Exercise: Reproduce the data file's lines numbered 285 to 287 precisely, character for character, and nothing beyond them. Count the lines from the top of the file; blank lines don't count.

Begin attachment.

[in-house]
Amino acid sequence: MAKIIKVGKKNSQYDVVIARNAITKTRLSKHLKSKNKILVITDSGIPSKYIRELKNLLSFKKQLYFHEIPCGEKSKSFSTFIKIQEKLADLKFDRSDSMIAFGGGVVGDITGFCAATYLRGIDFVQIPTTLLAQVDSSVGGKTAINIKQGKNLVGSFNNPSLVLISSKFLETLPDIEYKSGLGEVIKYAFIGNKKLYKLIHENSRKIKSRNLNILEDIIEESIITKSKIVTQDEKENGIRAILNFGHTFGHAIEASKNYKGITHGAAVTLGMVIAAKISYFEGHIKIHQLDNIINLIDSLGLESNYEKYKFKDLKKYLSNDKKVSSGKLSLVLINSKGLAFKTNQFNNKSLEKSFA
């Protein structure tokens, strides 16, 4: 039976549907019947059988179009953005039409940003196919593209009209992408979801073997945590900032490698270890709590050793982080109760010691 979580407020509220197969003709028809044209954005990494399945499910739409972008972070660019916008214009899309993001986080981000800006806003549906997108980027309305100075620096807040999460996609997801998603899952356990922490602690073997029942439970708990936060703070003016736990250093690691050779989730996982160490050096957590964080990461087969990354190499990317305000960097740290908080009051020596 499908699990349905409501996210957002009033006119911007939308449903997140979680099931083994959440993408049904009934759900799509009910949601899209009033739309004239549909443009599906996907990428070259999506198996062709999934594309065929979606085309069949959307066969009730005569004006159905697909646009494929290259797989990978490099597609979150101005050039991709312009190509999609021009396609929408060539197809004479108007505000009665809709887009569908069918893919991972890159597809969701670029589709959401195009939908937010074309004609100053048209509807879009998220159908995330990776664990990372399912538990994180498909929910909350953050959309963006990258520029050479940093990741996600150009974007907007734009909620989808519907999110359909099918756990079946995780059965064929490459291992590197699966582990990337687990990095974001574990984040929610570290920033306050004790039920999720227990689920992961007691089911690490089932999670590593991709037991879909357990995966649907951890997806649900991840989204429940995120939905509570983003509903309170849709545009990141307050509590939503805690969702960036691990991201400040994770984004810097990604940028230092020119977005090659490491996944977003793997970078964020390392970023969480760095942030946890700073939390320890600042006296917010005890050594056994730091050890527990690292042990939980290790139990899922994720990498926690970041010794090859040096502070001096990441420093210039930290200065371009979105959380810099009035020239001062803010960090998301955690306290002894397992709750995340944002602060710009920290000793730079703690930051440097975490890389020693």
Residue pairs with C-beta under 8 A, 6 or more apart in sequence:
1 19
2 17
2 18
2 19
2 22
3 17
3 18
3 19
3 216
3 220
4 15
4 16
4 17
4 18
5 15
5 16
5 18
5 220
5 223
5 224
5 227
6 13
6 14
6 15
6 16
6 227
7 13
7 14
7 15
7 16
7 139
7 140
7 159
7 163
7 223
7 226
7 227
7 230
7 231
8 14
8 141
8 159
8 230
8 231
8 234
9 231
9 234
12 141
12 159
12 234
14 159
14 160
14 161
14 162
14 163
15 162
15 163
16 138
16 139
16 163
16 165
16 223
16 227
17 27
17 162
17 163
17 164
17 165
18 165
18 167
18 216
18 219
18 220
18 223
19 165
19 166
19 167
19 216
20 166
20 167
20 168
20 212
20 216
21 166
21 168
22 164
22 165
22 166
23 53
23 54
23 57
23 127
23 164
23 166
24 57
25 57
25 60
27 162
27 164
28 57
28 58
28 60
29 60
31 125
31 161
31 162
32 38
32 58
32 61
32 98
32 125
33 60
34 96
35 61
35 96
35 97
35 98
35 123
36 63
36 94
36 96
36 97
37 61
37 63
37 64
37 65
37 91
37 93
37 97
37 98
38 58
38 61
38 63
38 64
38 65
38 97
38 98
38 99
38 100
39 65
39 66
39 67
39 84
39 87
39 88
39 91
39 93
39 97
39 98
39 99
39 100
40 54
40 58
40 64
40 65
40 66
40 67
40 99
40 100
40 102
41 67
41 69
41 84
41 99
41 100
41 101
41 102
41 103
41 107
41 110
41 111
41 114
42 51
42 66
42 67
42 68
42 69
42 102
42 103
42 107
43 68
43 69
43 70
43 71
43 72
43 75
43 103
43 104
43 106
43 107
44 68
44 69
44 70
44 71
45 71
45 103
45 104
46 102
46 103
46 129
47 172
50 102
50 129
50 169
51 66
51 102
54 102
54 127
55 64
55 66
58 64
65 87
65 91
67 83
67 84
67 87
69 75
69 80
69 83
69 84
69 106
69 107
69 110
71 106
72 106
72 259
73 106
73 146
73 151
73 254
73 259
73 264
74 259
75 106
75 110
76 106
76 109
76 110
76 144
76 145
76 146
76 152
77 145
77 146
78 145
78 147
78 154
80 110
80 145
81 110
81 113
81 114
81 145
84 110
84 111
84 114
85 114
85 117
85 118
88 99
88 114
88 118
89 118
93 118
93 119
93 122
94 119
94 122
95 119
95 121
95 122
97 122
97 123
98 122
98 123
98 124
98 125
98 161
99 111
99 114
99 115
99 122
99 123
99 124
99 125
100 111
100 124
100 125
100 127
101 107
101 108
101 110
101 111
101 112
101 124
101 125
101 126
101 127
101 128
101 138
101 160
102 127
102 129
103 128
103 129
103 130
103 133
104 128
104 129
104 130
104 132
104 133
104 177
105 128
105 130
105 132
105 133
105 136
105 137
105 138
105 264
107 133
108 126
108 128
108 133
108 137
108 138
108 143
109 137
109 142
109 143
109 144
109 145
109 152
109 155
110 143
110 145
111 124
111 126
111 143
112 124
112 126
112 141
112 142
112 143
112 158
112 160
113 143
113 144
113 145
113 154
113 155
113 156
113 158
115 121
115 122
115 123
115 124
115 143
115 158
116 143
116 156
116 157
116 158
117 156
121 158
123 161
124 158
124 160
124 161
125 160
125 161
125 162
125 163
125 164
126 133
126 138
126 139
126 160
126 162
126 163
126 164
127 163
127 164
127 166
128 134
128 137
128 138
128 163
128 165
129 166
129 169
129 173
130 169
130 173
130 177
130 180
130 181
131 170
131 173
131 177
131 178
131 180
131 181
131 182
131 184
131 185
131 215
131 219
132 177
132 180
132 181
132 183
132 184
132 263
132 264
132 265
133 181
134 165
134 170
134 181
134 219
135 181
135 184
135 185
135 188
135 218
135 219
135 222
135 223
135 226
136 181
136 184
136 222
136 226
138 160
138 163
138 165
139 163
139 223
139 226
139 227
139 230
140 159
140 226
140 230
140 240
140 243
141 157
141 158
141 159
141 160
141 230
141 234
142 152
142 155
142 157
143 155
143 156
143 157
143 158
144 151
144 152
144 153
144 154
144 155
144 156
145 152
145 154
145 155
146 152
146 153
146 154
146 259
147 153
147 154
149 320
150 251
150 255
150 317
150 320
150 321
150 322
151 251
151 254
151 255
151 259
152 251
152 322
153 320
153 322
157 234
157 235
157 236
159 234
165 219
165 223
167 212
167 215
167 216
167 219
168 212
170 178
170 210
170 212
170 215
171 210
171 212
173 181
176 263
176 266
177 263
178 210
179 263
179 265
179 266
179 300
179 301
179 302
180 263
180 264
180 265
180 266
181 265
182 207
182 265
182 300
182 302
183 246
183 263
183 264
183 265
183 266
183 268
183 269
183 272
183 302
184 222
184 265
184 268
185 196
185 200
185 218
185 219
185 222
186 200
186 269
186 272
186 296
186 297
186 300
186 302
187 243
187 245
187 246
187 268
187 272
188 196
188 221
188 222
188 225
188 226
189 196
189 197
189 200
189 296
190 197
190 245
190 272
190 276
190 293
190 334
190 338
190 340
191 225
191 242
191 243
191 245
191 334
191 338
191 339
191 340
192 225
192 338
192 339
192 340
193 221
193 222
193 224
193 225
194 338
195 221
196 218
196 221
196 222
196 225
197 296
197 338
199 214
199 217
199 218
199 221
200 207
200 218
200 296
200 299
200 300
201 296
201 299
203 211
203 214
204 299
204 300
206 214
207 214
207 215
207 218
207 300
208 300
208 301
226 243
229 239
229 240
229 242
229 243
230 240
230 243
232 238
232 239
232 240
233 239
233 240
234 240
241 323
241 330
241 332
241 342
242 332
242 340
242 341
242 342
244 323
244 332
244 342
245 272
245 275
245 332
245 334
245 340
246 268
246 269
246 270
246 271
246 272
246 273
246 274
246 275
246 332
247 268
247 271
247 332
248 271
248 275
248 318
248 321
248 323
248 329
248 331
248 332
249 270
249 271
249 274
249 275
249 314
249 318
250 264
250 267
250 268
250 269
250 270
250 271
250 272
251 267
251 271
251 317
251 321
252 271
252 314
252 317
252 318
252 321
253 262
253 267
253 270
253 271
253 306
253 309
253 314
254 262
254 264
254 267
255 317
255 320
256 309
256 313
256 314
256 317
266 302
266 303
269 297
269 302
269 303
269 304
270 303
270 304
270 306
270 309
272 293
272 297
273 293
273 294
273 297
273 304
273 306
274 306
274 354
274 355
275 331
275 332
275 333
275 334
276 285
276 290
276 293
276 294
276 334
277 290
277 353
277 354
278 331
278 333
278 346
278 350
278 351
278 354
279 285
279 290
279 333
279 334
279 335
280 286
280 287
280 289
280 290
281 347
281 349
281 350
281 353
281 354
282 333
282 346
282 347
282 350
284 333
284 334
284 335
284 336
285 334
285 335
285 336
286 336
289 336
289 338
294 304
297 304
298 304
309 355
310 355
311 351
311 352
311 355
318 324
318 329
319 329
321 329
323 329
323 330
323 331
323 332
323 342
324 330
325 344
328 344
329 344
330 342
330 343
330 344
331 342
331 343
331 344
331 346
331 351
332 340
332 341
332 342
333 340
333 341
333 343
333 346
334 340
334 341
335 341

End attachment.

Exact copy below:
99 115
99 122
99 123